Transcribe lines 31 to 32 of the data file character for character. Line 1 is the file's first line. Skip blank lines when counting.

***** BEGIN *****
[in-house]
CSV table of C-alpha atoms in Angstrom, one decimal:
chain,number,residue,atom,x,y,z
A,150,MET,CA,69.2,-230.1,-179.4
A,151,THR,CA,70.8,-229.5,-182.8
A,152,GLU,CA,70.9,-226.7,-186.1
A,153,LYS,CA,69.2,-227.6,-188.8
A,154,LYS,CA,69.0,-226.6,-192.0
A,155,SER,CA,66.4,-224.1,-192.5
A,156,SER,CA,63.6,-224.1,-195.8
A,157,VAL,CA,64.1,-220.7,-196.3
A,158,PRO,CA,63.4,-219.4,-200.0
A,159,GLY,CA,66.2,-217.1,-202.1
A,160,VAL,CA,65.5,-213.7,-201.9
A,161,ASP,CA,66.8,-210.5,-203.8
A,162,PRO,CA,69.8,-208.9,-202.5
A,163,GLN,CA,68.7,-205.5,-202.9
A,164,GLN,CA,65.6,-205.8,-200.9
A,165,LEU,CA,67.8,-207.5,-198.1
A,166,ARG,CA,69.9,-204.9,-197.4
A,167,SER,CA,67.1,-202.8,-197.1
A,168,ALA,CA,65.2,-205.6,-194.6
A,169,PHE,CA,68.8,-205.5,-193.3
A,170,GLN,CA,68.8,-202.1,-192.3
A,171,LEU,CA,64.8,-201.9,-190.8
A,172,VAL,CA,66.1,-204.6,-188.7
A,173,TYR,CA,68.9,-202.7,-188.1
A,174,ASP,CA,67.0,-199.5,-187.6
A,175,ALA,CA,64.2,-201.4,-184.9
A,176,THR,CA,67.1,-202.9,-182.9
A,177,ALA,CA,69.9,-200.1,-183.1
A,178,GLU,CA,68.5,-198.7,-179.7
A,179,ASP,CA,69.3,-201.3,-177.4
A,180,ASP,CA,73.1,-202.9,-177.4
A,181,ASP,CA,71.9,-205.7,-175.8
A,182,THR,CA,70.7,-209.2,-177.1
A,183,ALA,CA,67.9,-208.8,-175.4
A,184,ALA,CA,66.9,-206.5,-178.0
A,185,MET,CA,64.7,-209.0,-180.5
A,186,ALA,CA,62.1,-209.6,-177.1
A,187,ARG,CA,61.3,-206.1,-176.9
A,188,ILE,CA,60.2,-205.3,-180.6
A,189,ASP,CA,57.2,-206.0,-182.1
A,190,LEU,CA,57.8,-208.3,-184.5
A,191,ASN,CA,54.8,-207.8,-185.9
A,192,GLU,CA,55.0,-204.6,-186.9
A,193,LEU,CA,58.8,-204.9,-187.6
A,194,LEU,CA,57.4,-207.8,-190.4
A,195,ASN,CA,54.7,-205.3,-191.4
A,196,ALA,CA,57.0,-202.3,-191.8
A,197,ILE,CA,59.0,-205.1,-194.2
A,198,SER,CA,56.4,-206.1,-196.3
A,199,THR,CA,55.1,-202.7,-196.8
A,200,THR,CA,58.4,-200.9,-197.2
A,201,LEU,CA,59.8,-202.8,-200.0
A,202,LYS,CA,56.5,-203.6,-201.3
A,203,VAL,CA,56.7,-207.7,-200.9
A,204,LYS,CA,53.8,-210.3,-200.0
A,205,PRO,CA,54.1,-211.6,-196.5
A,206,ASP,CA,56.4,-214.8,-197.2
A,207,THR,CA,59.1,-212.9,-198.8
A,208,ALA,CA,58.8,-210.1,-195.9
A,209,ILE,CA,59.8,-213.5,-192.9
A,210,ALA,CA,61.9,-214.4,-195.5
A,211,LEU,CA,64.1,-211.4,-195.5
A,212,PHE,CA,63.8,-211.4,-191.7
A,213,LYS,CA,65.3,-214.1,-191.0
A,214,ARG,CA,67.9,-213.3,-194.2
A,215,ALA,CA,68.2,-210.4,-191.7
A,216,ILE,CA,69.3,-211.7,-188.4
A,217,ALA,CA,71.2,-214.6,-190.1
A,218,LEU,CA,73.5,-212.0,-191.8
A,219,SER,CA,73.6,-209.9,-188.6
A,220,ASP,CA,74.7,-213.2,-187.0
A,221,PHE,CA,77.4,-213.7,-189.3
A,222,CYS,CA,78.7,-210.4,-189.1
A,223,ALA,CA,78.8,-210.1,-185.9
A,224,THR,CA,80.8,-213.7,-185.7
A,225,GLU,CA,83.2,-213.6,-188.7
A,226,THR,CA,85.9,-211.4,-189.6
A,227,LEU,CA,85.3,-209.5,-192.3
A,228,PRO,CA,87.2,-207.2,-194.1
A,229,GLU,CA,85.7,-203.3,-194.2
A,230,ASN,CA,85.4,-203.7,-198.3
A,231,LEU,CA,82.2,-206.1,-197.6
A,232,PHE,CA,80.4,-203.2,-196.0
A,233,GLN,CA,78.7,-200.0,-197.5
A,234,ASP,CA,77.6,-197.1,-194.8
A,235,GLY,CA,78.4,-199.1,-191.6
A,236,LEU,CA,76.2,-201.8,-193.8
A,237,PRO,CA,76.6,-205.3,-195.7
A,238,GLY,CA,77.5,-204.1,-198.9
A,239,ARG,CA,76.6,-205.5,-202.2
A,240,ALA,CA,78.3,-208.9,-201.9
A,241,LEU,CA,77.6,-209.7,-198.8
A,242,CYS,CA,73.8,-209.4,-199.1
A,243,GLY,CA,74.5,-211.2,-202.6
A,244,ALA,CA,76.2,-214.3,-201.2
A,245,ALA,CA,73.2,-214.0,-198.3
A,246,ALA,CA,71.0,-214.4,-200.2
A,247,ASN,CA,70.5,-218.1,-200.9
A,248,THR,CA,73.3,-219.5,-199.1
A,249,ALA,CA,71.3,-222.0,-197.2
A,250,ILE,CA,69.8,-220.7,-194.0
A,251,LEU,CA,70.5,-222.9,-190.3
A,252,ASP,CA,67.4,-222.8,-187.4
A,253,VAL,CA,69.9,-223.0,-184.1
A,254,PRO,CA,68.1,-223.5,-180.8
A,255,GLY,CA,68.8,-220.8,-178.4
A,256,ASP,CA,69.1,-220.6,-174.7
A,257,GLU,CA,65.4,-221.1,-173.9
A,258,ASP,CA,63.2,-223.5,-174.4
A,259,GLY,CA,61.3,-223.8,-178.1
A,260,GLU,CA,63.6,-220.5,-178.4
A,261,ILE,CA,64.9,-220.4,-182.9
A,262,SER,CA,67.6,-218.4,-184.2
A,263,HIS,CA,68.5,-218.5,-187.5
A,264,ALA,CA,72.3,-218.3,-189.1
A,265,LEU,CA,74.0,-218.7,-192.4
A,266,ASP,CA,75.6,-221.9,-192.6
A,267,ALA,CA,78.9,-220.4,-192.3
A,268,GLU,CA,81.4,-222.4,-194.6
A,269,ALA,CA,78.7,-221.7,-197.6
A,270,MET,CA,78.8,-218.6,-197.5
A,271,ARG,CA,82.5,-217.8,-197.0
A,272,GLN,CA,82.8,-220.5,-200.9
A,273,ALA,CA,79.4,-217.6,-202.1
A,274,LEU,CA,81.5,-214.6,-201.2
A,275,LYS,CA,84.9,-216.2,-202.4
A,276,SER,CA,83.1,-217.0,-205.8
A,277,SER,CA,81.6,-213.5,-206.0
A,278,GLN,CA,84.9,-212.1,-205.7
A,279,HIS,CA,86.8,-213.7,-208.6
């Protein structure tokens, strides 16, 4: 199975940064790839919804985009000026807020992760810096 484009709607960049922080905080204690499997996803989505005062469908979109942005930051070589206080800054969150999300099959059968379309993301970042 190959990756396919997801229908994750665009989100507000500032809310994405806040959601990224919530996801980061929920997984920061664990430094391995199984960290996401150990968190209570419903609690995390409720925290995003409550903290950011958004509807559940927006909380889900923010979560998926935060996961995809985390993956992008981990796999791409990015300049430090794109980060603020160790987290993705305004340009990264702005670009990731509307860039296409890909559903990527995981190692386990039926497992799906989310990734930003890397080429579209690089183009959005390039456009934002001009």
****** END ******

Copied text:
A,177,ALA,CA,69.9,-200.1,-183.1
A,178,GLU,CA,68.5,-198.7,-179.7